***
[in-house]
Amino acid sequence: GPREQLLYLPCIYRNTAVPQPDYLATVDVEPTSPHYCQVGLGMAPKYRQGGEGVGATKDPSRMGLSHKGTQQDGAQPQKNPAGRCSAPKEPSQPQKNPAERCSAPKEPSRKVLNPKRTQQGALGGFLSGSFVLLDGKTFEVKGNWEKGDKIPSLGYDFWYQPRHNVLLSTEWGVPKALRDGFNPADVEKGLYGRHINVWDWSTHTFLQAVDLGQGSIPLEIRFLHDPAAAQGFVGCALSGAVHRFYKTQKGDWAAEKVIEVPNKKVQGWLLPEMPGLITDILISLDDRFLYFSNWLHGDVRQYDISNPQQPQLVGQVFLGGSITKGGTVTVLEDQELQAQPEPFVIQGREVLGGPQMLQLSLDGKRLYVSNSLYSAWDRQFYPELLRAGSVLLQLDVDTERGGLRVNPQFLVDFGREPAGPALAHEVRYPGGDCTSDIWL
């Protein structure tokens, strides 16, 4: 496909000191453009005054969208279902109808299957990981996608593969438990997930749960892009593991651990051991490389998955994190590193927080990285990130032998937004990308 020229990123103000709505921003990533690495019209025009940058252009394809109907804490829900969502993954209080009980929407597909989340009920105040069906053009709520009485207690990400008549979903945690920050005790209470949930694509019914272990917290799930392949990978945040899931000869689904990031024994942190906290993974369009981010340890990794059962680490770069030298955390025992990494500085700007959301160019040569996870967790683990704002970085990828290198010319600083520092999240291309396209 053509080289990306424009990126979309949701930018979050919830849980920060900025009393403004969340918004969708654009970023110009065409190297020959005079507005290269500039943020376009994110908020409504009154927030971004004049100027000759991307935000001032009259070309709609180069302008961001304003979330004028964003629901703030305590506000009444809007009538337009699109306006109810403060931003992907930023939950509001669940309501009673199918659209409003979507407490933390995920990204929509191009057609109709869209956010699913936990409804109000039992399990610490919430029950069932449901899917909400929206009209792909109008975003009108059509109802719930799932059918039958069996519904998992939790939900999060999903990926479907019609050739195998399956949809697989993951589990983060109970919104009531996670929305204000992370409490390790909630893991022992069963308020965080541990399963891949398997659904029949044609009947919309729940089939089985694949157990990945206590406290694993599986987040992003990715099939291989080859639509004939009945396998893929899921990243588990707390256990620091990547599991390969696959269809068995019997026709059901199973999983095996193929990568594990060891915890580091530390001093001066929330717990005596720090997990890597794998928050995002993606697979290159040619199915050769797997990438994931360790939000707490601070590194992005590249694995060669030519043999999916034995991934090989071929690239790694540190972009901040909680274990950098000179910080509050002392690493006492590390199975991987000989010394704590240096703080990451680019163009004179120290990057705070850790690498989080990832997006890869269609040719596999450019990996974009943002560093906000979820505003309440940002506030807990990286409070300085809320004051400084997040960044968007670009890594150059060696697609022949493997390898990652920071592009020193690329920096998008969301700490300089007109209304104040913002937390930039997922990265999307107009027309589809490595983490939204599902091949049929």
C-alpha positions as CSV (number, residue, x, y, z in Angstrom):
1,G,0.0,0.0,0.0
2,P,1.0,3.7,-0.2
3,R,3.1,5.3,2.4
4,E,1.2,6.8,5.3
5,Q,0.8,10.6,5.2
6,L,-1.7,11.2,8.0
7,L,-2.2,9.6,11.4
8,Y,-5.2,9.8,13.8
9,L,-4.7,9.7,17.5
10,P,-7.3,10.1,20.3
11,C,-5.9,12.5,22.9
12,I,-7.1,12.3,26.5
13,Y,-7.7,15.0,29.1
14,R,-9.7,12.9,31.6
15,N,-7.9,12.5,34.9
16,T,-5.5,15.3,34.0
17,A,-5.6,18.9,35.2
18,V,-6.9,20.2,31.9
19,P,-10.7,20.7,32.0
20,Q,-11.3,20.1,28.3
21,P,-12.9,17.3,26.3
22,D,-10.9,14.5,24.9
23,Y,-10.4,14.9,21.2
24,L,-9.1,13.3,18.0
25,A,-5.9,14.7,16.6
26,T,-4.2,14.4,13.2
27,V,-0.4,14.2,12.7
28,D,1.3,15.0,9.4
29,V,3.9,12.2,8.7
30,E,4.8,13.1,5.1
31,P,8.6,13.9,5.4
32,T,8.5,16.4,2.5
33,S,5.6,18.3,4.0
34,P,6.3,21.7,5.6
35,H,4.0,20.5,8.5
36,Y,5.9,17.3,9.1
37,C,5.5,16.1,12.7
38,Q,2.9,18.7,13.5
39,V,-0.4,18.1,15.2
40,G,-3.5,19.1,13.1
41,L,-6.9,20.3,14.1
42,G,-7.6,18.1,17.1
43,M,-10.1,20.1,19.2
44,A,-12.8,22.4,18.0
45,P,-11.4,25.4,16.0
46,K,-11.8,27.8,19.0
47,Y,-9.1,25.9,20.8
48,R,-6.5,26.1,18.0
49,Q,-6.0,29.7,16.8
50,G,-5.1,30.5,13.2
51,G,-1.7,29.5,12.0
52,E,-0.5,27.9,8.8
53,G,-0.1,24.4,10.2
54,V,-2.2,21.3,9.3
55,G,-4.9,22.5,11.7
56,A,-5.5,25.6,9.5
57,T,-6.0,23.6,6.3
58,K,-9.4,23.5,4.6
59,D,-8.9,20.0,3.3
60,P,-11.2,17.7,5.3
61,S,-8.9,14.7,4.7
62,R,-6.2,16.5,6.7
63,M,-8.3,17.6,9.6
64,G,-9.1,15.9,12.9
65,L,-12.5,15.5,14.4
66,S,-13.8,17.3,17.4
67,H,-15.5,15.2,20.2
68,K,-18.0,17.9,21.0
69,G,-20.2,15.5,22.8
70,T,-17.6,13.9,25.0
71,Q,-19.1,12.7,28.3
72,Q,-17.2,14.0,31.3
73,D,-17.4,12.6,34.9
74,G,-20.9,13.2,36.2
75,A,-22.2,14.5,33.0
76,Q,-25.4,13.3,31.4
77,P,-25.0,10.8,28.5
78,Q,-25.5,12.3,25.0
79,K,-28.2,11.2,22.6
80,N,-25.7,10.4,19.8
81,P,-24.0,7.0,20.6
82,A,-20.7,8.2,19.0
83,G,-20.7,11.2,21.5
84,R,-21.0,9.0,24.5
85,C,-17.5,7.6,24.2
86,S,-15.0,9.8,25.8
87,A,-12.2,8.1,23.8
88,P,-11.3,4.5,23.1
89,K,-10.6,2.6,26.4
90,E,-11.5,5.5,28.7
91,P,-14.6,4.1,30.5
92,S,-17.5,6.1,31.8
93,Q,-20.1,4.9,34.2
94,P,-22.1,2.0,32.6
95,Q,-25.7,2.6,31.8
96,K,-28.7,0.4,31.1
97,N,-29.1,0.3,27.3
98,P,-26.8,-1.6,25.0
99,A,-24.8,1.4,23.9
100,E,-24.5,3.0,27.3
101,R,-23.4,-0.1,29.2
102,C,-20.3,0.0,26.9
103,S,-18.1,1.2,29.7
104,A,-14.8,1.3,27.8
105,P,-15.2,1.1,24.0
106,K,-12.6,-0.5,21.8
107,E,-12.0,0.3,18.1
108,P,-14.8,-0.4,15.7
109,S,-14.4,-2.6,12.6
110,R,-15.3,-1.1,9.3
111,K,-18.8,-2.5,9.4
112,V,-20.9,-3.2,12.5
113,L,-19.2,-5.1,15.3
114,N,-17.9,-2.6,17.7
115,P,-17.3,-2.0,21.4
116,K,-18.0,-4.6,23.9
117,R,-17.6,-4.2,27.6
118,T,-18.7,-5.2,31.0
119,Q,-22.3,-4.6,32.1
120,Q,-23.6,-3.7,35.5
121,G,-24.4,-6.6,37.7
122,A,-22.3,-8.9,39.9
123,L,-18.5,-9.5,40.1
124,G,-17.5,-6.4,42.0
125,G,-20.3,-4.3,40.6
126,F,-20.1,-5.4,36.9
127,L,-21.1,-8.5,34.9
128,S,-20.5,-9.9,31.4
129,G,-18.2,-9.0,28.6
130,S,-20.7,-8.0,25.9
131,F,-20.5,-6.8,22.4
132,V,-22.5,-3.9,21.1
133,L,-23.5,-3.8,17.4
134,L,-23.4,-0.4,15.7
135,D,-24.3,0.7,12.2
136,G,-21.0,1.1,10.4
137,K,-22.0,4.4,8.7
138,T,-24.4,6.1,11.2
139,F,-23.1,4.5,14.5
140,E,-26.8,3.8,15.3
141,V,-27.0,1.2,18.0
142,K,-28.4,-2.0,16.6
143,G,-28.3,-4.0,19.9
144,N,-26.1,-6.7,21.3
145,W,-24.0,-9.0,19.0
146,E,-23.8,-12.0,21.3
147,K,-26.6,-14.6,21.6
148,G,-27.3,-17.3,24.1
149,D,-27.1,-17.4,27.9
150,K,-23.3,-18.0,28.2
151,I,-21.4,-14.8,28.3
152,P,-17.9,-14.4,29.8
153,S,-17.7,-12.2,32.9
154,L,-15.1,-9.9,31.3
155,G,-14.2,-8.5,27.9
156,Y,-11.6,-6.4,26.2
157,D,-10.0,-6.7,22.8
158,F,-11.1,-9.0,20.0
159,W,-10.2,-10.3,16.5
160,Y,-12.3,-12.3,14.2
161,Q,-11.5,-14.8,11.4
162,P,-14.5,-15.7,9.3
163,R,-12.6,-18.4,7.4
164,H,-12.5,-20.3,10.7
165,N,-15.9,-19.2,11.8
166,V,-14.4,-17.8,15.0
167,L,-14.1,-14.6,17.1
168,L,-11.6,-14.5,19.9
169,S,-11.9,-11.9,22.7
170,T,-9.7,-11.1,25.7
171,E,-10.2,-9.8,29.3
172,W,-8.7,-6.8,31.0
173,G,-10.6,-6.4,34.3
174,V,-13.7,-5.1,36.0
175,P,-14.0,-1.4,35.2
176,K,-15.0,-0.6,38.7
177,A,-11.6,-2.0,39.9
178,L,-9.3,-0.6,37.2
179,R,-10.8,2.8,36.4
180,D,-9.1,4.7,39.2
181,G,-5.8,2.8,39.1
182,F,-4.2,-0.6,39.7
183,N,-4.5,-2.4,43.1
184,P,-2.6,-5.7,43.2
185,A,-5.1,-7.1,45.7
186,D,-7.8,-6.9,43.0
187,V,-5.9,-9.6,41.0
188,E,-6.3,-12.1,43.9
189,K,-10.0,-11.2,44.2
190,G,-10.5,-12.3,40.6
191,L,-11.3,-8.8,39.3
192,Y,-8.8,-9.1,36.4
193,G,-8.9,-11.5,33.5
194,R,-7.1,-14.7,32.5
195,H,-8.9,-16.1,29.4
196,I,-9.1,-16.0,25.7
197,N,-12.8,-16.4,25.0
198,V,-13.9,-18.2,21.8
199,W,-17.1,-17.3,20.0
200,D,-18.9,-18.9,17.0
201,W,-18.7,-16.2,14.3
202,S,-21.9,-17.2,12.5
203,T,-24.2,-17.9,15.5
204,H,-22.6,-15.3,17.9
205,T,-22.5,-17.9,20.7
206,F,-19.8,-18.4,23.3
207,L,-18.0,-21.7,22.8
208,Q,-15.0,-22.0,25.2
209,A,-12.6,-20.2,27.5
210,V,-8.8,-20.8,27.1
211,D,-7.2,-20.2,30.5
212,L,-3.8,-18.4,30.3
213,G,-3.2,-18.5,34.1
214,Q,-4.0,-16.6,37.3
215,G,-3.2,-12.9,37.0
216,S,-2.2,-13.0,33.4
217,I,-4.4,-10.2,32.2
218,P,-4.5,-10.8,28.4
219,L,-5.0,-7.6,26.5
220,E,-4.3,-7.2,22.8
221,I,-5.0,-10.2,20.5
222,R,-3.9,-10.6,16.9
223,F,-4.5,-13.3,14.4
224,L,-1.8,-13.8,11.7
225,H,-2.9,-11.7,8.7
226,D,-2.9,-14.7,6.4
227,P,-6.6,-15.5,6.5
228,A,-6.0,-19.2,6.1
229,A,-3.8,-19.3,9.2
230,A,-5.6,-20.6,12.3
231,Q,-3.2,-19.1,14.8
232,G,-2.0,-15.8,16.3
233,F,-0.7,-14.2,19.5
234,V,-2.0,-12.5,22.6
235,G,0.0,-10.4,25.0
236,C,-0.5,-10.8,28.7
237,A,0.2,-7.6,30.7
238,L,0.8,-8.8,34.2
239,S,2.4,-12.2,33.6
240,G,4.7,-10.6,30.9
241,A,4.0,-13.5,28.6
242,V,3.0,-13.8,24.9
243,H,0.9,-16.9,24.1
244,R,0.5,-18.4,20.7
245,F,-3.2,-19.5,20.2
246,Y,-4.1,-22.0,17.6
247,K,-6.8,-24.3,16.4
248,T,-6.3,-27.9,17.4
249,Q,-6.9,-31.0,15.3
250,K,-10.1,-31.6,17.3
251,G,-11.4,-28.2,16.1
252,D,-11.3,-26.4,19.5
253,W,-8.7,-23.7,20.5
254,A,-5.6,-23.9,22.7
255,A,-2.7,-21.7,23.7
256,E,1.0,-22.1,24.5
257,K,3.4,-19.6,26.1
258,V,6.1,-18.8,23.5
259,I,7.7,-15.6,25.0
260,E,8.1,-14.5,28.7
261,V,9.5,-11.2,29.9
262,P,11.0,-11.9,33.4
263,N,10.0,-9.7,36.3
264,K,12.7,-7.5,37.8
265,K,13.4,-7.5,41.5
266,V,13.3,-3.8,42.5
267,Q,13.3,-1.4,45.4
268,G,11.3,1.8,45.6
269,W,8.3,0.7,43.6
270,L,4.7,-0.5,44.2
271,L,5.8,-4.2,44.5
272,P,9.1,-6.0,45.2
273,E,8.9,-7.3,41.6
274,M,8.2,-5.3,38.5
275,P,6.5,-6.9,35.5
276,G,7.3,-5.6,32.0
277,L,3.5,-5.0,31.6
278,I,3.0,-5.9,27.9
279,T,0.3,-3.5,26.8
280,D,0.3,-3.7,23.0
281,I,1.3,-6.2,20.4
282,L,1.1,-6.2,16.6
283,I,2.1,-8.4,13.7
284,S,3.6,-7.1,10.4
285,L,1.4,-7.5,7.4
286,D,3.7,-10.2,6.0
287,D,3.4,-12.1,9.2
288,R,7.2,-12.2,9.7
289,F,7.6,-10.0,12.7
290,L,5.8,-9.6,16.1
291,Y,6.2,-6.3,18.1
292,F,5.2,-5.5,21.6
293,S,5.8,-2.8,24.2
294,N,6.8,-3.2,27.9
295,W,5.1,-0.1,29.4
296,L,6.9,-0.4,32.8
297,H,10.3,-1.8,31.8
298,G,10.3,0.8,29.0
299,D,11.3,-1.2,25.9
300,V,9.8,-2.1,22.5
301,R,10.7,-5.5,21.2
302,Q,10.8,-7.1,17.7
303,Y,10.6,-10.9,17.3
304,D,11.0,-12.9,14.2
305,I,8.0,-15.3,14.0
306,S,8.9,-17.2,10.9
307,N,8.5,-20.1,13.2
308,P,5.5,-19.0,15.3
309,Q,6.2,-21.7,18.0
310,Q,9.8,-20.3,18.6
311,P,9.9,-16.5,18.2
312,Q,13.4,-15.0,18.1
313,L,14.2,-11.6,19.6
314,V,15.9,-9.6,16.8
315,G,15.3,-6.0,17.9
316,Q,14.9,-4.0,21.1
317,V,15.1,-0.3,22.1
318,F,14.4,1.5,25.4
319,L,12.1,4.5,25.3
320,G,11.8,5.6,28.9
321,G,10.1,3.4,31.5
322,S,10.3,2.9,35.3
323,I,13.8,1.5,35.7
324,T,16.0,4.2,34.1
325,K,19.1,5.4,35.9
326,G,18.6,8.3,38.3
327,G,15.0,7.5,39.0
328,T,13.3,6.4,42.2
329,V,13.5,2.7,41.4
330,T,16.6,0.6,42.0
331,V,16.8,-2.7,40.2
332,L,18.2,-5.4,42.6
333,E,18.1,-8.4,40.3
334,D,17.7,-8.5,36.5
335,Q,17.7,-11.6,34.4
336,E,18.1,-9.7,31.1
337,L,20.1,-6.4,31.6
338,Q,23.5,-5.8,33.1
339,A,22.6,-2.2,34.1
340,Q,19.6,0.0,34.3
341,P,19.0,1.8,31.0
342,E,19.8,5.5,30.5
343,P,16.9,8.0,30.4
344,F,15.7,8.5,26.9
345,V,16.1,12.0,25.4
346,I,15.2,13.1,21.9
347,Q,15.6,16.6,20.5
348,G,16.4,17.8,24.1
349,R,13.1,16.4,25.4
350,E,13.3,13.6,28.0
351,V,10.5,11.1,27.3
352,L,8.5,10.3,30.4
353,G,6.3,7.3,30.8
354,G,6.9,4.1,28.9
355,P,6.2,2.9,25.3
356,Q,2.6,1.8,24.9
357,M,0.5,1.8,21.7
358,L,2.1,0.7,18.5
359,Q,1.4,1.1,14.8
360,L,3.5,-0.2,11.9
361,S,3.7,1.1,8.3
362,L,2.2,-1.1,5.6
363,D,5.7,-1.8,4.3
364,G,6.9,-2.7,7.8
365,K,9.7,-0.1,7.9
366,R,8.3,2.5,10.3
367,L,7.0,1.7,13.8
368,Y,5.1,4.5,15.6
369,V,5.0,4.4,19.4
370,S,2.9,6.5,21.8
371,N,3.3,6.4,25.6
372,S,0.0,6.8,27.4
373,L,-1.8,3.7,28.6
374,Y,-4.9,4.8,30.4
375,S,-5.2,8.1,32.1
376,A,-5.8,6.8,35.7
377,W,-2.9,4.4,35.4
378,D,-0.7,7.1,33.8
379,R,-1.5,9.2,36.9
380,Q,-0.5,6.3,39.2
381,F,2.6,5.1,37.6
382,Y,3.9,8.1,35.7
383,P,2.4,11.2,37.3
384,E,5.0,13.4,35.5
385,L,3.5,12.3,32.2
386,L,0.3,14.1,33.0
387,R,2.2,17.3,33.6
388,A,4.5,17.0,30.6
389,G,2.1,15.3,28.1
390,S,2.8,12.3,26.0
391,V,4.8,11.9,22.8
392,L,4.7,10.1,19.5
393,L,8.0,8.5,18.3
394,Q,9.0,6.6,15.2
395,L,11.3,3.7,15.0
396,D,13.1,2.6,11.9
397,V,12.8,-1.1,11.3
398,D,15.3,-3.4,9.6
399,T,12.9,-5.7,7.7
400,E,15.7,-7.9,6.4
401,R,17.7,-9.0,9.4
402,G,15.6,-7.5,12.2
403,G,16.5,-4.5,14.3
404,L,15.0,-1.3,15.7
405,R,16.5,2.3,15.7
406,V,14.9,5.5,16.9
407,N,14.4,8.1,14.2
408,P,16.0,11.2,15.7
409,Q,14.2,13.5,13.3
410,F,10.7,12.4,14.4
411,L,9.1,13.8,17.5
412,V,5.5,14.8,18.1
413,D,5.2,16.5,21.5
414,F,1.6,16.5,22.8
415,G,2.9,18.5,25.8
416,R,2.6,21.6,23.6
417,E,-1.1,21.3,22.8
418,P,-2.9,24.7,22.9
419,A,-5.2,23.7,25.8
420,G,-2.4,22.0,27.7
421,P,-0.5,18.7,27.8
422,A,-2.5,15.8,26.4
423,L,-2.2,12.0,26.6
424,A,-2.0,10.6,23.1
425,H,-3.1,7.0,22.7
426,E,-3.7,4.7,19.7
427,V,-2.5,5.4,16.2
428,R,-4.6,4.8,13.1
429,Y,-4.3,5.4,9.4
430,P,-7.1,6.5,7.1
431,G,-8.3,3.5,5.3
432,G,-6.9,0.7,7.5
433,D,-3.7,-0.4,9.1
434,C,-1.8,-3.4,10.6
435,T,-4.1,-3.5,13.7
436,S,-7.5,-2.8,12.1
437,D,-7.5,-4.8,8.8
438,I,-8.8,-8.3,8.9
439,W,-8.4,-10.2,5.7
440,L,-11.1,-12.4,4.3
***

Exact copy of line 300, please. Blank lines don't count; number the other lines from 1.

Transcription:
296,L,6.9,-0.4,32.8